a.  Not enough space between dough— Still working on the optimal pan size/roll size…does anyone have the answer?

In the Bread Bible, Rose uses several pans for chocolate sticky buns, and I’ve made them, they work well.  For 17.5 ounces / 500g of dough (not including filling), she uses either a 9x13 baking pan or a 10x2 round cake pan. 

b.  Butter creates a greasy/sliding surface so the dough can rise up.  Butter is essential though…for creating a caramelly filling and flavour.  Dare I add some flour?  other ideas?

You’ve got some egg in the filling, is that right?  Not sure but it might help to brush the rectangle of dough with a thin coating of egg, then spread the filling on top of that.  If you don’t have egg in the filling, you should, it helps with shelling by acting as a mild culinary glue, as well as providing a little soft, custardy structure and some expansion of the filling as it bakes.

c.  Could I be overproofing (As far as collapsing) ?


Are the buns collapsing, that is looking like they caved in upon themselves and didn’t have enough structure to hold together through the oven spring?  If so, then yes, you might be overproofing. 

2)  Filling isn’t as gooey as I’d like -

Maybe some additional egg yolk and a little corn syrup or Lyle’s?  What’s in your filling?

3)  Tops are overbrowned while bottom isn’t browned.

Yes to the dark pan, and maybe consider moving them down to the oven floor for a part of the baking (or at least to a much lower shelf).  I’ve recently discovered that my oven floor is very hot, much hotter than a pizza stone that’s been preheating on top of it for an hour.  Also, it regenerates heat any time I open the door, whereas the pizza stone is hottest for the first pizza, then cooler for subsequent pizzas.  If your oven floor is as hot as mine, don’t leave the pan there the whole time or they might burn.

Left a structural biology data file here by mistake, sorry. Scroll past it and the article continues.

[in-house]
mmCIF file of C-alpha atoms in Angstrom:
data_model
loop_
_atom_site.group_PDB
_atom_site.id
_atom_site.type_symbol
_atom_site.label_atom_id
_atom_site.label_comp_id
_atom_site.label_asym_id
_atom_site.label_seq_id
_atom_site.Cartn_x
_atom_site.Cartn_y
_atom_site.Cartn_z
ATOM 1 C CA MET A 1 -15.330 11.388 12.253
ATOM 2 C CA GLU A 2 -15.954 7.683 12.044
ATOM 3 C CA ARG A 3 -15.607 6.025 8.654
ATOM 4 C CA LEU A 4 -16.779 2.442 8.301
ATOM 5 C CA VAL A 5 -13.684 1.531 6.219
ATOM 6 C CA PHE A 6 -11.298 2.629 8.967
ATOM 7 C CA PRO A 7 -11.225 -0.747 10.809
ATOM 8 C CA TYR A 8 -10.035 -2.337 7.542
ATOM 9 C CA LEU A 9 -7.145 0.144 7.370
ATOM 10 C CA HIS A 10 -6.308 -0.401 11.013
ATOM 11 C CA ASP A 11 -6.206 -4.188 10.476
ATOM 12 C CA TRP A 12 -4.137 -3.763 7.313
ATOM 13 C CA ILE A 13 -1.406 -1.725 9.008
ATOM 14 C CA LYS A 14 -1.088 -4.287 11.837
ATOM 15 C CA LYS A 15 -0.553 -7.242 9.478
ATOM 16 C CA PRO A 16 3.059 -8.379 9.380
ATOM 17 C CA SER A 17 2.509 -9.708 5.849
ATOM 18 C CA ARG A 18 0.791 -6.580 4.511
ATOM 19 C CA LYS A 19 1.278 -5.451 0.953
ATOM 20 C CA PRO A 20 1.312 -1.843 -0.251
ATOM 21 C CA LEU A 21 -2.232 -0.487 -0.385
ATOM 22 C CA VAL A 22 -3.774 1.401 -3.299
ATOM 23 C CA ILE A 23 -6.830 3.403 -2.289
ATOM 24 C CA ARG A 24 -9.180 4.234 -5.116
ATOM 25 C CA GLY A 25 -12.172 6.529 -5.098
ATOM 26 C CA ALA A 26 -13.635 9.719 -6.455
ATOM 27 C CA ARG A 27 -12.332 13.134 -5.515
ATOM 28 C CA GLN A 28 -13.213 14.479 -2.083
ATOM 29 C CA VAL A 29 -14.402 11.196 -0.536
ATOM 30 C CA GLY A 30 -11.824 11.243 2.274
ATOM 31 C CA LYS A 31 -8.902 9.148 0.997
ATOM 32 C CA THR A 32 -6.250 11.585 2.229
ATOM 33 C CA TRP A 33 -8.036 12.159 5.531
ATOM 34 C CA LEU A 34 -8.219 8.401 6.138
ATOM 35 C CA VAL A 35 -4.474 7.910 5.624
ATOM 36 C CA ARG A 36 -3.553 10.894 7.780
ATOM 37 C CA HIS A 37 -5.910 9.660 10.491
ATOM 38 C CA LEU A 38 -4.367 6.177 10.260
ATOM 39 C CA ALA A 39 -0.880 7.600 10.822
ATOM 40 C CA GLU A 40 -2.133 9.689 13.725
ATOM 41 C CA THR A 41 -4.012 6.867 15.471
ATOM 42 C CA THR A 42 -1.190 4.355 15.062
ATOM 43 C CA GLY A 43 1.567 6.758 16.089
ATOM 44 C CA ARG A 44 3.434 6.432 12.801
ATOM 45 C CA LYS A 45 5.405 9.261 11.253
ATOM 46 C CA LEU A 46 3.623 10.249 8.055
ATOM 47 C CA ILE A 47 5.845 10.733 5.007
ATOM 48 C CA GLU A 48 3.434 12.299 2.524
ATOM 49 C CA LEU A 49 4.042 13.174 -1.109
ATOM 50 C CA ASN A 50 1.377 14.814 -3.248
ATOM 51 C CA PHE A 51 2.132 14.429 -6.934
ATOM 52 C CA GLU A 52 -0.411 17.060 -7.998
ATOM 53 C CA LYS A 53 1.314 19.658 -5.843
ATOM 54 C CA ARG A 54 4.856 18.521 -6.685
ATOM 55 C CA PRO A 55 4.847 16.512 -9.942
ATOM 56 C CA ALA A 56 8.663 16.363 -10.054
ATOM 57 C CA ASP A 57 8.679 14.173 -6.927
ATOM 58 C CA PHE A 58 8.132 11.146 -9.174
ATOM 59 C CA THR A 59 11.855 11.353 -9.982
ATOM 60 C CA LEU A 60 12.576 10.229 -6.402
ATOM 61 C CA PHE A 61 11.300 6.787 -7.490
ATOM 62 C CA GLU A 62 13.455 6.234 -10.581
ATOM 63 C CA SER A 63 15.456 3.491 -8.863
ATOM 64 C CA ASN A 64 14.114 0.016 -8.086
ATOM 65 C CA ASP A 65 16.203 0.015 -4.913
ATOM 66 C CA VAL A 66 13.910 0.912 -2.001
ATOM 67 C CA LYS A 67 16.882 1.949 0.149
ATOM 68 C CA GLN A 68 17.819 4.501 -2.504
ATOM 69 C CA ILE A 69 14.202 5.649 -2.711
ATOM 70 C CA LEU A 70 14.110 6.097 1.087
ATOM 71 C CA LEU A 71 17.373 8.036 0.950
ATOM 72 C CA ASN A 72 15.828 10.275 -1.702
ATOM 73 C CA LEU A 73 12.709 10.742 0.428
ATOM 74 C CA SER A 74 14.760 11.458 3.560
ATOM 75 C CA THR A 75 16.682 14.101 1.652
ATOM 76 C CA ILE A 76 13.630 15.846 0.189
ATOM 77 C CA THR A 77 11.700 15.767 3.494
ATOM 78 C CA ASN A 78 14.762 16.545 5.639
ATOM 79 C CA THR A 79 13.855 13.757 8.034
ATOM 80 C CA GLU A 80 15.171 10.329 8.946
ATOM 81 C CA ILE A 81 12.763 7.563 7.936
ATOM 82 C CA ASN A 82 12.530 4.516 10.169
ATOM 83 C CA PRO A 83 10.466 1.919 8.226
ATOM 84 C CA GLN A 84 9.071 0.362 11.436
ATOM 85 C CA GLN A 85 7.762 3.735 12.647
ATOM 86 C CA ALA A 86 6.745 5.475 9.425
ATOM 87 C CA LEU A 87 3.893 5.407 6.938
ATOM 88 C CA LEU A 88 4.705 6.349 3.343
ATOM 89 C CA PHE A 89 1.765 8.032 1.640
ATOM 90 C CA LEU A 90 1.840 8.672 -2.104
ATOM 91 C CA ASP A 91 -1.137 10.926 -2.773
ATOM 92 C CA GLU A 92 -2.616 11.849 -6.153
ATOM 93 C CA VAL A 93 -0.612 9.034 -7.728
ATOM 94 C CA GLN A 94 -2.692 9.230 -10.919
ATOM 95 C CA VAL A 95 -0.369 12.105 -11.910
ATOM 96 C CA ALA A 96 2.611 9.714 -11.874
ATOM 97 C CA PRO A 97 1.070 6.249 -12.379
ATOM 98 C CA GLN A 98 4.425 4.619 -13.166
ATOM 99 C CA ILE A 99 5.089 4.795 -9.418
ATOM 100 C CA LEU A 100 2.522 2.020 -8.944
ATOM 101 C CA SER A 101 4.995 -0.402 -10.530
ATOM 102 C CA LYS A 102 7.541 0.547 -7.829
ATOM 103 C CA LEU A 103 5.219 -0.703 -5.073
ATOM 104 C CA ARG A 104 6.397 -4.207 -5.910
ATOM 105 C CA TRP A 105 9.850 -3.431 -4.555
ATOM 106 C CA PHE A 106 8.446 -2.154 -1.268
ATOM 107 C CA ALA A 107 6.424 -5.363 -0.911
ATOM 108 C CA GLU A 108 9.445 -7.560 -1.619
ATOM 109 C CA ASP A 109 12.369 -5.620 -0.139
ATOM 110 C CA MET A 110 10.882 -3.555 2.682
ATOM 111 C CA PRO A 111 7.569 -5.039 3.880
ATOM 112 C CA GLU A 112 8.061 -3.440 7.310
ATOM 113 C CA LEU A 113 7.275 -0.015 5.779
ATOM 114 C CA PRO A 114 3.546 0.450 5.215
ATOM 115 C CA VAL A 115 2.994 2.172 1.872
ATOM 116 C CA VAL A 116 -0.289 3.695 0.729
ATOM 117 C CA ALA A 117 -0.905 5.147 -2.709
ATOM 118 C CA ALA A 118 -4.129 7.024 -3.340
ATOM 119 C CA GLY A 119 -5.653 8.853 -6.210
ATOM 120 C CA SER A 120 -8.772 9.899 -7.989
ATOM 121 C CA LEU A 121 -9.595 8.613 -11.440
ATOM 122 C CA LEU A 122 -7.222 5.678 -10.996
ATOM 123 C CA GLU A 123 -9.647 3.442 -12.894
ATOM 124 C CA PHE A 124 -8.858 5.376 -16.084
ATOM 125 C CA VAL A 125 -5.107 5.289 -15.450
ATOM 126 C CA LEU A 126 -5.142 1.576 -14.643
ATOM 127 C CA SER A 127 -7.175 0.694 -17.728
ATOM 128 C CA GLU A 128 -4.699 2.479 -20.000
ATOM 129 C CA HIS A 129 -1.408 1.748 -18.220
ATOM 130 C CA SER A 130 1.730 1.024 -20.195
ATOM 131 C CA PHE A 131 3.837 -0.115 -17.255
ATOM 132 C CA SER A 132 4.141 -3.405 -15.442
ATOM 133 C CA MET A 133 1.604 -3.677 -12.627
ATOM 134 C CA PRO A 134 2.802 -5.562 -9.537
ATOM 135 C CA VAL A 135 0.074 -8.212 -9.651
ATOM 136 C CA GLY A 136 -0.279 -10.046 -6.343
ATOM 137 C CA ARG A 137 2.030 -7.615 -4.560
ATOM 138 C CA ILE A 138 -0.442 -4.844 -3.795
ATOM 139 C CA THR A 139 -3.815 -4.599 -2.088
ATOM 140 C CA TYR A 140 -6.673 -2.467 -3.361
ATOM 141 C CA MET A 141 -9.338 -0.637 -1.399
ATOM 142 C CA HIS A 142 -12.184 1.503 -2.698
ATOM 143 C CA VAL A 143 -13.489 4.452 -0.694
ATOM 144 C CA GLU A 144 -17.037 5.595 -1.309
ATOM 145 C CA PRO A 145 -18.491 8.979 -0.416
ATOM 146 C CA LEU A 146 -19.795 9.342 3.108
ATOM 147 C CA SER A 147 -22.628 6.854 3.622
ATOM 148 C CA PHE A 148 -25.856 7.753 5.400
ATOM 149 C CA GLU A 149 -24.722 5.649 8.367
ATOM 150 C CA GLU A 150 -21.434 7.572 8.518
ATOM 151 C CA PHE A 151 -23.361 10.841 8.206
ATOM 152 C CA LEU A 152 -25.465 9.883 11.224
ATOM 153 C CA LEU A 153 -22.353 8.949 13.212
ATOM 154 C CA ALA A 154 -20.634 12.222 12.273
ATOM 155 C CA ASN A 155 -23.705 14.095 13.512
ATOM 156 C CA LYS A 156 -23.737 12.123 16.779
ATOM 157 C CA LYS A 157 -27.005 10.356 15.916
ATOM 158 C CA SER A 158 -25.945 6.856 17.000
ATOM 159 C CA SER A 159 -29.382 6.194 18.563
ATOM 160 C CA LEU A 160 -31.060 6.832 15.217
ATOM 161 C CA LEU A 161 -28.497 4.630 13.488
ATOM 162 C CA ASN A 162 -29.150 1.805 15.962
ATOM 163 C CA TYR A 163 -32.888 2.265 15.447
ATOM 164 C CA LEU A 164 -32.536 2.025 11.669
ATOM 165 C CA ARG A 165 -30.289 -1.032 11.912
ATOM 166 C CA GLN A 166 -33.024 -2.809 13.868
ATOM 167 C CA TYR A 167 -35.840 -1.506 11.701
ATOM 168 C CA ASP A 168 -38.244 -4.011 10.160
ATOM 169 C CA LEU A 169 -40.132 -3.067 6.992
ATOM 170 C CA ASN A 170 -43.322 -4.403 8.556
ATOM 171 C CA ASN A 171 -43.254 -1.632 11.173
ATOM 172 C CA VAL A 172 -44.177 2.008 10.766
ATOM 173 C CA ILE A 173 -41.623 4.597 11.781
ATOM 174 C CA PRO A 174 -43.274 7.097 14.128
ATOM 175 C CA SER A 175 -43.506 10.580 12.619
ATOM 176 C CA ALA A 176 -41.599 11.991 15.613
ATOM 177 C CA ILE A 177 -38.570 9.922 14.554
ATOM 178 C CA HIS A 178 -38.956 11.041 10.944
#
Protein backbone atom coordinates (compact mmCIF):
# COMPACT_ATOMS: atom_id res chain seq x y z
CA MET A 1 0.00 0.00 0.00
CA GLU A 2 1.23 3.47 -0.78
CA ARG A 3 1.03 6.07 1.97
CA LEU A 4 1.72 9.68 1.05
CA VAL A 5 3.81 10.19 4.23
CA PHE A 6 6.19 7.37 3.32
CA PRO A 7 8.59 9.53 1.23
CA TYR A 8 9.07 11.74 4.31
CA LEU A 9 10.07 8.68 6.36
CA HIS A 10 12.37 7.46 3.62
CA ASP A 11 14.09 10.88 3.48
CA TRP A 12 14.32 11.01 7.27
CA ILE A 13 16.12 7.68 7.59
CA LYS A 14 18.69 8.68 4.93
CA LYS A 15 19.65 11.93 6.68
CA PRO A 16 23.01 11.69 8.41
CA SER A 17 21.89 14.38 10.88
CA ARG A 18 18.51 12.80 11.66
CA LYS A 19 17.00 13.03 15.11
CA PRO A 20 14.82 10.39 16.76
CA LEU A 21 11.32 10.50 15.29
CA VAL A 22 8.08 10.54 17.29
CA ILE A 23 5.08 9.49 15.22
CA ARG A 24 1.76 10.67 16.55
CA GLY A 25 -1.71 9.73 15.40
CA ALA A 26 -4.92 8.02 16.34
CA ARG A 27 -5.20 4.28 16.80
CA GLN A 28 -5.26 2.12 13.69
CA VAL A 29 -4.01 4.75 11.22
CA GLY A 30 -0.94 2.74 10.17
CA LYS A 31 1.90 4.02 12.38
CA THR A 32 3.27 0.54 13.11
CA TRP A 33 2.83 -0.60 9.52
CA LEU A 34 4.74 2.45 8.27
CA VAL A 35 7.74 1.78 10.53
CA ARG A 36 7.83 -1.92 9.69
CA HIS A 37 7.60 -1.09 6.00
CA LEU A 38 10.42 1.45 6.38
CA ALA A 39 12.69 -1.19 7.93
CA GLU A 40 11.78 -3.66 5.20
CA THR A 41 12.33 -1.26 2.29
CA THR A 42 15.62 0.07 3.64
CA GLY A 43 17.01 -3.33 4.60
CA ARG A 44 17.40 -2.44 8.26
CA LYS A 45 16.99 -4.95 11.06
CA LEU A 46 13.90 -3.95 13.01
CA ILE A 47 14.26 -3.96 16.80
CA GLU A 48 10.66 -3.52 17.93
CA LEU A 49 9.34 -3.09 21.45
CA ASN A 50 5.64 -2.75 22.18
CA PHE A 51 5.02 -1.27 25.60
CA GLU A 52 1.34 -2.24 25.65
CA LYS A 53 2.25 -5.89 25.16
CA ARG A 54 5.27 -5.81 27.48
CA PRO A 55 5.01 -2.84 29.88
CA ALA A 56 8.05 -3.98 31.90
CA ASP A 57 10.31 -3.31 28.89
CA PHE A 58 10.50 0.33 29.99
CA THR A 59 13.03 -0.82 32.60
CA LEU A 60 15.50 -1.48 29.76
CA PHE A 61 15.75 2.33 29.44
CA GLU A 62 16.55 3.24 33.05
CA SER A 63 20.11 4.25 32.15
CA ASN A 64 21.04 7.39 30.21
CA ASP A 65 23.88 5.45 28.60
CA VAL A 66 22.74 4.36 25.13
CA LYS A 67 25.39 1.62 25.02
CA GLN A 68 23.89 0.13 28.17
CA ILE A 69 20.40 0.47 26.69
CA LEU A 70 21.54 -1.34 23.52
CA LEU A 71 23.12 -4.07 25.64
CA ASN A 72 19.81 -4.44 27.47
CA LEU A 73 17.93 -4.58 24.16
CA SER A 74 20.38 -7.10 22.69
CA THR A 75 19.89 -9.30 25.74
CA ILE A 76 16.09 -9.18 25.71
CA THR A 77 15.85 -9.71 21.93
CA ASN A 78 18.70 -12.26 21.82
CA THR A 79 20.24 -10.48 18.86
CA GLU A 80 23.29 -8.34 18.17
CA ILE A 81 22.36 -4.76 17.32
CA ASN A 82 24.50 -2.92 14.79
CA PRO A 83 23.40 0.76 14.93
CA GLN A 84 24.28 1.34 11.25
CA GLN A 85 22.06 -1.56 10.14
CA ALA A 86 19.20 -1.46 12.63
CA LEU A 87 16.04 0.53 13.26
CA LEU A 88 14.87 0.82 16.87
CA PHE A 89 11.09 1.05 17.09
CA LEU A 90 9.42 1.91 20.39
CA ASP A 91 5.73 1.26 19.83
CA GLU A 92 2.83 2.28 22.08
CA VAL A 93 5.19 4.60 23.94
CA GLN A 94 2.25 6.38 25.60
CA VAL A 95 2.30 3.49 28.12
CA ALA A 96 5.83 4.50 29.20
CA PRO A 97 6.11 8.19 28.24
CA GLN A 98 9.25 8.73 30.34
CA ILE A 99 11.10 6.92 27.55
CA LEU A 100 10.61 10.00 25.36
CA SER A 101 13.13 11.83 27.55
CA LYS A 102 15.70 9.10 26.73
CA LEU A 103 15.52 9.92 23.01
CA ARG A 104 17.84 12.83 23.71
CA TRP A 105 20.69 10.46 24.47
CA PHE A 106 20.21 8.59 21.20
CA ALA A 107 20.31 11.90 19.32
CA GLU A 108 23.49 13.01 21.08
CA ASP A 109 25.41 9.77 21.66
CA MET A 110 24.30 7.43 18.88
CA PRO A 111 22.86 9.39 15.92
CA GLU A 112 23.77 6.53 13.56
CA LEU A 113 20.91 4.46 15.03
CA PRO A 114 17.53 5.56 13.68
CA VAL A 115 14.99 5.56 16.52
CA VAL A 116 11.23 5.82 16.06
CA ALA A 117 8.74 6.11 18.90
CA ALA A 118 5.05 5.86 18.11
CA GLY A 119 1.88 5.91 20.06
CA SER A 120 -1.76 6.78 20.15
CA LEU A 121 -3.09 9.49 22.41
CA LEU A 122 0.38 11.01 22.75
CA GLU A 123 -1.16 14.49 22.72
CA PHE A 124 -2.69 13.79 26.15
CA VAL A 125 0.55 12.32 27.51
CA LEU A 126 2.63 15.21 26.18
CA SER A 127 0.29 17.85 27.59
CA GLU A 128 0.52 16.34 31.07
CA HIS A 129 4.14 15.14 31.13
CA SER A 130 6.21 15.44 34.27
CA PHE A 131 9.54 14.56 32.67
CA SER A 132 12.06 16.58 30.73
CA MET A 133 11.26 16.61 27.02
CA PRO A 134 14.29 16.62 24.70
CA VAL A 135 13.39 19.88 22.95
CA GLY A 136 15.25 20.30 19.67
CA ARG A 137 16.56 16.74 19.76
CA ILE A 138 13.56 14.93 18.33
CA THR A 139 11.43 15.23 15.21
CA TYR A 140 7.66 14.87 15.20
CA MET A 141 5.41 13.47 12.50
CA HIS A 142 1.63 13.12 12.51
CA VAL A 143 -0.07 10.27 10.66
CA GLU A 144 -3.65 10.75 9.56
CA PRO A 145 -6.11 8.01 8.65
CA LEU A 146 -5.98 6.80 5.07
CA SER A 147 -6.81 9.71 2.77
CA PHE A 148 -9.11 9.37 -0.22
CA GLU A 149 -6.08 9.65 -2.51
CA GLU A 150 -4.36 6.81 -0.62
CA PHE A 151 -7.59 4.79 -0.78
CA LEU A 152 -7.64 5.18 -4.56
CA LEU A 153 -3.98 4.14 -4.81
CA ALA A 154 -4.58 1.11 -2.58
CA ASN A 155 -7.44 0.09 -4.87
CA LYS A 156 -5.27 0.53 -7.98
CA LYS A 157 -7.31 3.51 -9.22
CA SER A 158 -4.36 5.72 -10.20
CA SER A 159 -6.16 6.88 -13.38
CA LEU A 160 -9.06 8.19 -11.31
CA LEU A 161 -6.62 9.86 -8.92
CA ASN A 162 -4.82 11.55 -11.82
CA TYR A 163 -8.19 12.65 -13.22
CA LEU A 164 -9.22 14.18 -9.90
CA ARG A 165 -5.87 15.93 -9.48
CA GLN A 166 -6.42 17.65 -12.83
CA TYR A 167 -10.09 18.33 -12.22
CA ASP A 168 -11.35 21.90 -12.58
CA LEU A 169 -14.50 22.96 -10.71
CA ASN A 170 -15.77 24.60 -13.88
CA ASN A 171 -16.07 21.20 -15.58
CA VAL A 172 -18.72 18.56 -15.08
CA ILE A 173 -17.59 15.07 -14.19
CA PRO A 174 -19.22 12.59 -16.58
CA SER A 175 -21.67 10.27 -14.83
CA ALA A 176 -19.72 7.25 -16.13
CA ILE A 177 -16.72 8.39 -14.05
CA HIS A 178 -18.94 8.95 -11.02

I agree with you on the pizza stone issue, I need to replace mine and I’m thinking of trying a cast iron pizza pan, to be preheated in the oven like a stone, instead.  We make sequential pizzas (one after the other) and it the stone isn’t ideal.

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Posted: 24 October 2011 03:08 PM   [ Ignore ]   [ # 2 ]
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Sherrie - 24 October 2011 04:14 PM

I’ve been working on my cinnamon bun recipe/technique and have a few issues that I’d like to resolve.  To clarify, I’m not baking sticky buns.  These are basically an enriched dough rolled up with butter, cinnamon, brown sugar.  My issues:
1)  Shelling.  The dough spirals up and out of the bun when baking (like a unicorn’s horn) and then collapses with large gaps between the dough.  Several factors are likely to contribute: